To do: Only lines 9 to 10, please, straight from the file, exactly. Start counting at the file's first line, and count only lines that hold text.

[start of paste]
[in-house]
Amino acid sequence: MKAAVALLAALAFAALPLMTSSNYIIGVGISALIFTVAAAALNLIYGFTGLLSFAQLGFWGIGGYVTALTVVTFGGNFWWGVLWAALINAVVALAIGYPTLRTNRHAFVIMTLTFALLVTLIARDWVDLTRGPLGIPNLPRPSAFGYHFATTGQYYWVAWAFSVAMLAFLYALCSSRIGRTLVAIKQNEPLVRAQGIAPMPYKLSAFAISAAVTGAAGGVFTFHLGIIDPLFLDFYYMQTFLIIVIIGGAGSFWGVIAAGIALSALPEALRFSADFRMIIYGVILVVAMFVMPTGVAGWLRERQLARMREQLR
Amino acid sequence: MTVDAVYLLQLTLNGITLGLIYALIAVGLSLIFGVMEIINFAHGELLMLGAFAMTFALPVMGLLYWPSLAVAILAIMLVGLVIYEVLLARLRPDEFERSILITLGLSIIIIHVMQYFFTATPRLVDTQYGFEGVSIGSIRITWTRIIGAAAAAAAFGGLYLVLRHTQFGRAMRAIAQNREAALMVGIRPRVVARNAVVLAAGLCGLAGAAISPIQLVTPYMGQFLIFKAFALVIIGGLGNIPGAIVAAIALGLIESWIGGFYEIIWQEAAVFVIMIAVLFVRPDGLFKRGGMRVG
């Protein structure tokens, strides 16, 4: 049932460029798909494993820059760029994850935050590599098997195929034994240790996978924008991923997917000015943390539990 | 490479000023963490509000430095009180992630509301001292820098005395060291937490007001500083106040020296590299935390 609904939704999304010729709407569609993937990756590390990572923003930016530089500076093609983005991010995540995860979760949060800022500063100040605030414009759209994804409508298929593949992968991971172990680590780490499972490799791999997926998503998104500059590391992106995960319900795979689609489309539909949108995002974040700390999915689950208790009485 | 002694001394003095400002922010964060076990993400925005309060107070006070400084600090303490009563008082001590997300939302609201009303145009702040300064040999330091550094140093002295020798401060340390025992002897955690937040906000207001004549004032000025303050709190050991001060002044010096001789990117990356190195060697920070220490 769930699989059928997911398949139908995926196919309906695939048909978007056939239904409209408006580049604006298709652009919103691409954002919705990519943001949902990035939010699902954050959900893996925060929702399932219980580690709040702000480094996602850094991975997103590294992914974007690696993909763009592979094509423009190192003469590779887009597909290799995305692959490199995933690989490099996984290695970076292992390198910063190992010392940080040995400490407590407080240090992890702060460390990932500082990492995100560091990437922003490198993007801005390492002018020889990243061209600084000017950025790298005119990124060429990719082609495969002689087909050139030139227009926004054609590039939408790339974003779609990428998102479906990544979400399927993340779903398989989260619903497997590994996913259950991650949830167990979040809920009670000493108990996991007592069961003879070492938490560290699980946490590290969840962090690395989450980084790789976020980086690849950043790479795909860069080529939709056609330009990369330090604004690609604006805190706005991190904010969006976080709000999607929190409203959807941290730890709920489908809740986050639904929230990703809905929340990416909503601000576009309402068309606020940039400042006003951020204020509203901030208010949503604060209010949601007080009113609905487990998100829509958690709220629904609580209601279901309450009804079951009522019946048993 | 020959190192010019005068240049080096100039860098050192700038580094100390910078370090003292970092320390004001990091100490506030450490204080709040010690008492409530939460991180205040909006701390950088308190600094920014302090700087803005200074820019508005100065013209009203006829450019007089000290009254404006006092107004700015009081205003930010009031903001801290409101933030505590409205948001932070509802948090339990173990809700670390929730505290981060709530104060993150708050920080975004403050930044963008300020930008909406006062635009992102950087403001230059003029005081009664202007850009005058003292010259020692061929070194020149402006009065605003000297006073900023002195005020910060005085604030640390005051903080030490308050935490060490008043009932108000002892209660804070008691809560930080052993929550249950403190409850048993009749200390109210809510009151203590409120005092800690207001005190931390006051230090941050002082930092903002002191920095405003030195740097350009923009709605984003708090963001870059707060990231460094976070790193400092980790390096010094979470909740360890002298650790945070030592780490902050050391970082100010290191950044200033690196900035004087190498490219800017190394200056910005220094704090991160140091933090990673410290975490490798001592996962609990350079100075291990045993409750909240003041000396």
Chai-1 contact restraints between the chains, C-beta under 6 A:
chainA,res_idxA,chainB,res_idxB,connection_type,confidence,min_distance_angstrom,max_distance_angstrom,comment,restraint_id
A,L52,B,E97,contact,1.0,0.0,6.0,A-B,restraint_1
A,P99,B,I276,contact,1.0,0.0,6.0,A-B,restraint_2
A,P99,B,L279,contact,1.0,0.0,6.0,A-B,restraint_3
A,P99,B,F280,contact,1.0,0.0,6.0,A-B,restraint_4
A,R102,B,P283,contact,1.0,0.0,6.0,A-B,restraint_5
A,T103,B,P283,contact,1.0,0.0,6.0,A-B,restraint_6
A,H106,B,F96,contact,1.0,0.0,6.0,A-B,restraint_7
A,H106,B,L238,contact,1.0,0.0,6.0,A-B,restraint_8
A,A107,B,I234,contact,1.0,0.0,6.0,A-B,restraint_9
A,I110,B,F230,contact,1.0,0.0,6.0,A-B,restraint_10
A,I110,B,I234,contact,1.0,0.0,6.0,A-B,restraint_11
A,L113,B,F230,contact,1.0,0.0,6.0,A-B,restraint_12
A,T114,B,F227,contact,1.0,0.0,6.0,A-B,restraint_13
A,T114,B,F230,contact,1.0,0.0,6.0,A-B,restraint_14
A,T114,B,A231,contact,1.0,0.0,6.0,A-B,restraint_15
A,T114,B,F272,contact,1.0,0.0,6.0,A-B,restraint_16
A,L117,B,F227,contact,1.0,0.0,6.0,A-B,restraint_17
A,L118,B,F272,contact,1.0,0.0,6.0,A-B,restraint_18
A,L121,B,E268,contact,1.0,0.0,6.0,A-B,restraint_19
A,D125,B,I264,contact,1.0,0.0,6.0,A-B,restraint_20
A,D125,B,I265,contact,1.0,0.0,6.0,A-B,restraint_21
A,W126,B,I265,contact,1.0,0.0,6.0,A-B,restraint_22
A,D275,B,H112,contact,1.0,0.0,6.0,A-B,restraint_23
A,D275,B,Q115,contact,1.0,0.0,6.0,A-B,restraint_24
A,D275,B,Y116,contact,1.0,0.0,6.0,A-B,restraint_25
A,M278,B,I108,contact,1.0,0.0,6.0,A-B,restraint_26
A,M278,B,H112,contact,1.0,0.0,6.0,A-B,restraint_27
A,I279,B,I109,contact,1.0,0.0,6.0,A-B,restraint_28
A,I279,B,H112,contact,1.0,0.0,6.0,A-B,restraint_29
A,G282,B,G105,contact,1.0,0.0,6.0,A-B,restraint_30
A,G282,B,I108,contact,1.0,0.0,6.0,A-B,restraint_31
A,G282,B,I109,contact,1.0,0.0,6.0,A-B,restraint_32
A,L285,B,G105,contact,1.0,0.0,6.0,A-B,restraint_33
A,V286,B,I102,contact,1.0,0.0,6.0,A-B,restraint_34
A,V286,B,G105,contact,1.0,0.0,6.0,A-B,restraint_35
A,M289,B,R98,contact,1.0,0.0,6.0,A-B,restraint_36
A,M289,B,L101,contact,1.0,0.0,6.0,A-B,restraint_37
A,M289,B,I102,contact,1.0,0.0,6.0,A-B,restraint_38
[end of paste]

A,P99,B,L279,contact,1.0,0.0,6.0,A-B,restraint_3
A,P99,B,F280,contact,1.0,0.0,6.0,A-B,restraint_4